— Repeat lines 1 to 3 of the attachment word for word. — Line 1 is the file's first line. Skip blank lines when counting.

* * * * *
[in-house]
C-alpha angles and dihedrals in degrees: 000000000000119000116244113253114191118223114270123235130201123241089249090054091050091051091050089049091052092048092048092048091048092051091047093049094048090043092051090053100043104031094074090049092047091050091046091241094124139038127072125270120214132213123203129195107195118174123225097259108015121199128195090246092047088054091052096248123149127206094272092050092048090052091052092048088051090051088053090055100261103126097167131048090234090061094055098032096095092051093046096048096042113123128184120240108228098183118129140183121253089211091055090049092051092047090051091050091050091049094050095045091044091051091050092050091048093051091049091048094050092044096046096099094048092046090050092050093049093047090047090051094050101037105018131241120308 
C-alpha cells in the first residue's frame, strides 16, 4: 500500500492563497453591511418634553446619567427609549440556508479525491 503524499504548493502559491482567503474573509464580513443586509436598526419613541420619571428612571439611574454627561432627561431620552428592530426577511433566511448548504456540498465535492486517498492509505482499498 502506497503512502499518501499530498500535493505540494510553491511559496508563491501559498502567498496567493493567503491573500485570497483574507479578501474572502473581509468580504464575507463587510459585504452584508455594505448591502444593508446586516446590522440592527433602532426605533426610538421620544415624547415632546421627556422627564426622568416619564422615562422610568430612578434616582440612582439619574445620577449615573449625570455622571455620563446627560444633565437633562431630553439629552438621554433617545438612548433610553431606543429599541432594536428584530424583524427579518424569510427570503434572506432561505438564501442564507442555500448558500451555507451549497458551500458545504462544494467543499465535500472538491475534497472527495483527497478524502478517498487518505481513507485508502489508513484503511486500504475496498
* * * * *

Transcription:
[in-house]
C-alpha angles and dihedrals in degrees: 000000000000119000116244113253114191118223114270123235130201123241089249090054091050091051091050089049091052092048092048092048091048092051091047093049094048090043092051090053100043104031094074090049092047091050091046091241094124139038127072125270120214132213123203129195107195118174123225097259108015121199128195090246092047088054091052096248123149127206094272092050092048090052091052092048088051090051088053090055100261103126097167131048090234090061094055098032096095092051093046096048096042113123128184120240108228098183118129140183121253089211091055090049092051092047090051091050091050091049094050095045091044091051091050092050091048093051091049091048094050092044096046096099094048092046090050092050093049093047090047090051094050101037105018131241120308 
C-alpha cells in the first residue's frame, strides 16, 4: 500500500492563497453591511418634553446619567427609549440556508479525491 503524499504548493502559491482567503474573509464580513443586509436598526419613541420619571428612571439611574454627561432627561431620552428592530426577511433566511448548504456540498465535492486517498492509505482499498 502506497503512502499518501499530498500535493505540494510553491511559496508563491501559498502567498496567493493567503491573500485570497483574507479578501474572502473581509468580504464575507463587510459585504452584508455594505448591502444593508446586516446590522440592527433602532426605533426610538421620544415624547415632546421627556422627564426622568416619564422615562422610568430612578434616582440612582439619574445620577449615573449625570455622571455620563446627560444633565437633562431630553439629552438621554433617545438612548433610553431606543429599541432594536428584530424583524427579518424569510427570503434572506432561505438564501442564507442555500448558500451555507451549497458551500458545504462544494467543499465535500472538491475534497472527495483527497478524502478517498487518505481513507485508502489508513484503511486500504475496498